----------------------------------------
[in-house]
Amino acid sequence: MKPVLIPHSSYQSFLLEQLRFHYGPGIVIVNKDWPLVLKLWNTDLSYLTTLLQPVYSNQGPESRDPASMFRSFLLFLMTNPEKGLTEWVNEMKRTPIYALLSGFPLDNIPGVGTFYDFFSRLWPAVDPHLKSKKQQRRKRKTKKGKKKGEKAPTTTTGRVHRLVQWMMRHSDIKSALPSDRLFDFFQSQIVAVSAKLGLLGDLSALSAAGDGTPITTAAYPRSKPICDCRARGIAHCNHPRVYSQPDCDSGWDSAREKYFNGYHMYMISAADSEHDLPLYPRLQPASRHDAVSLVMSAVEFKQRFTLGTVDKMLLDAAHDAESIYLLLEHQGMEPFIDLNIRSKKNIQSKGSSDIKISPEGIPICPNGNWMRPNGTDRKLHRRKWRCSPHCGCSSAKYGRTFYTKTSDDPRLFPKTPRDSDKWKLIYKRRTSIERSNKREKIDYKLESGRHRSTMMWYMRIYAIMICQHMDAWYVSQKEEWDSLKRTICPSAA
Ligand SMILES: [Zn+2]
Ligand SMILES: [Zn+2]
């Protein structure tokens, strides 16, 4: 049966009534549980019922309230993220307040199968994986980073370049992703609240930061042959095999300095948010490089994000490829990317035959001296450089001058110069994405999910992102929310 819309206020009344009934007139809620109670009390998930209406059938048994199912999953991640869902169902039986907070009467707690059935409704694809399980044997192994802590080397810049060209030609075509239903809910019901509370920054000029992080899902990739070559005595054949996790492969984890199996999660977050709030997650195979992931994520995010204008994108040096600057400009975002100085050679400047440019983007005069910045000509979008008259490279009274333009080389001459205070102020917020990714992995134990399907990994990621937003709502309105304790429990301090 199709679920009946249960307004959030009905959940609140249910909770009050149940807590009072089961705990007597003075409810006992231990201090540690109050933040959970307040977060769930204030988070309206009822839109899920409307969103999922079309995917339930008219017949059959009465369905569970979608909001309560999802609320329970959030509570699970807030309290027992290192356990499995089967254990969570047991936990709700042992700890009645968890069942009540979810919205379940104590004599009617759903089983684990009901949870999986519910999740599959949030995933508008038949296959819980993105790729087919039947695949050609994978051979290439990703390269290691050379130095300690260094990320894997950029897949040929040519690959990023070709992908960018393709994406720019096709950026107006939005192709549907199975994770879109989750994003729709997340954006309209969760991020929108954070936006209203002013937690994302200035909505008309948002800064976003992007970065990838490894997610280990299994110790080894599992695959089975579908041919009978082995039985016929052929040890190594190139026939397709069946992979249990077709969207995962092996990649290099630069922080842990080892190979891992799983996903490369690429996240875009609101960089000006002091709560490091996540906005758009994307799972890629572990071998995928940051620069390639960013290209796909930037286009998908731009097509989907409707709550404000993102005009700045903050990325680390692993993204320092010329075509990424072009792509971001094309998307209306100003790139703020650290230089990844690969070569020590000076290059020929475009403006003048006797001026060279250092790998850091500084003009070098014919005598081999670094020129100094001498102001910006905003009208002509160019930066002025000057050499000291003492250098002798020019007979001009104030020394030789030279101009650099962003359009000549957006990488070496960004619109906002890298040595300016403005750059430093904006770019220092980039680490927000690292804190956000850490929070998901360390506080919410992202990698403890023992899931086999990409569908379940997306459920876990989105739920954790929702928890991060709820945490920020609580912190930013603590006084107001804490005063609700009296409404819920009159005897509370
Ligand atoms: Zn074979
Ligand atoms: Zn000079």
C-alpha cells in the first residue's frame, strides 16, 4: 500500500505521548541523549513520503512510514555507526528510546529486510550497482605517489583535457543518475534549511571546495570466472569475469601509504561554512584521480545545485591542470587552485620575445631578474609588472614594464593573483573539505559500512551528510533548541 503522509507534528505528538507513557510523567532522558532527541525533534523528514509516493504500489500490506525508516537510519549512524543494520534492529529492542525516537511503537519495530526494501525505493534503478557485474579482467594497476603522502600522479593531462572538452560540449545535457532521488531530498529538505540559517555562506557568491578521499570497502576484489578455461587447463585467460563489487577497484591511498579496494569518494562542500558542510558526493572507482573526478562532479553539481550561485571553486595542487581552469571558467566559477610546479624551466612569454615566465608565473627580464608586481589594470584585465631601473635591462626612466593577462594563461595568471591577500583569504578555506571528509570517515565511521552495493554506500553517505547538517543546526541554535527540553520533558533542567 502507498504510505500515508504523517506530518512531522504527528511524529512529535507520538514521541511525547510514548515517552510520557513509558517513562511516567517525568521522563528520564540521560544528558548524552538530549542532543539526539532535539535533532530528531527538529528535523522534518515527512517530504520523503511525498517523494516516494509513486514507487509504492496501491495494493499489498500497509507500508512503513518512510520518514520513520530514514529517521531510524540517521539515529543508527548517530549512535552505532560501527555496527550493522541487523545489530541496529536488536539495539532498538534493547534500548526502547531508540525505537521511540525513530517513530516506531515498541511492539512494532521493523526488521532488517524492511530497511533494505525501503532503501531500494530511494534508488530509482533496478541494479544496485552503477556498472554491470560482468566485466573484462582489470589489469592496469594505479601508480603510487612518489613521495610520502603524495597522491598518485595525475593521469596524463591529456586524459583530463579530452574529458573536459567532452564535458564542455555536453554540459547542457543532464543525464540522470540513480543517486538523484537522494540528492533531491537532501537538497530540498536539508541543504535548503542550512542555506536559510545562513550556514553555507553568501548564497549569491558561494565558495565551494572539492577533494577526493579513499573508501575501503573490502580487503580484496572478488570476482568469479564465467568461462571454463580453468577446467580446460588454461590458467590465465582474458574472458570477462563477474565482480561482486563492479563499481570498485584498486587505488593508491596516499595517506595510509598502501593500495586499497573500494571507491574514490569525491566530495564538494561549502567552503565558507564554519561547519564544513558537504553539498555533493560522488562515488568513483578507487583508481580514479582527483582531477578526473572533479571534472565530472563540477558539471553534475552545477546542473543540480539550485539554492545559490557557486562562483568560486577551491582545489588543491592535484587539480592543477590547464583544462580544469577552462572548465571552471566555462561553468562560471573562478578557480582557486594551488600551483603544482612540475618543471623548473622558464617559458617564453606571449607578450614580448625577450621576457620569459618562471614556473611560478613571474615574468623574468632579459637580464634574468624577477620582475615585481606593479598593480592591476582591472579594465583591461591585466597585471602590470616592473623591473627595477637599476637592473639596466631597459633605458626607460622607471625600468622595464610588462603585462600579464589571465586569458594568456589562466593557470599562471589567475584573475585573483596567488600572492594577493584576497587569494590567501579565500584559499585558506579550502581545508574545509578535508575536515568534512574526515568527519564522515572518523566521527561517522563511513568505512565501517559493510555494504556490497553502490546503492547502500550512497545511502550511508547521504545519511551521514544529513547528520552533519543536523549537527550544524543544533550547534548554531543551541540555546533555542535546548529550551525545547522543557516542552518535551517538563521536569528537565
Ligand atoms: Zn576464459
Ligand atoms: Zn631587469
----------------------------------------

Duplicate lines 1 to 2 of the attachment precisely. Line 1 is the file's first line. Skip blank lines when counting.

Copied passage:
[in-house]
Amino acid sequence: MKPVLIPHSSYQSFLLEQLRFHYGPGIVIVNKDWPLVLKLWNTDLSYLTTLLQPVYSNQGPESRDPASMFRSFLLFLMTNPEKGLTEWVNEMKRTPIYALLSGFPLDNIPGVGTFYDFFSRLWPAVDPHLKSKKQQRRKRKTKKGKKKGEKAPTTTTGRVHRLVQWMMRHSDIKSALPSDRLFDFFQSQIVAVSAKLGLLGDLSALSAAGDGTPITTAAYPRSKPICDCRARGIAHCNHPRVYSQPDCDSGWDSAREKYFNGYHMYMISAADSEHDLPLYPRLQPASRHDAVSLVMSAVEFKQRFTLGTVDKMLLDAAHDAESIYLLLEHQGMEPFIDLNIRSKKNIQSKGSSDIKISPEGIPICPNGNWMRPNGTDRKLHRRKWRCSPHCGCSSAKYGRTFYTKTSDDPRLFPKTPRDSDKWKLIYKRRTSIERSNKREKIDYKLESGRHRSTMMWYMRIYAIMICQHMDAWYVSQKEEWDSLKRTICPSAA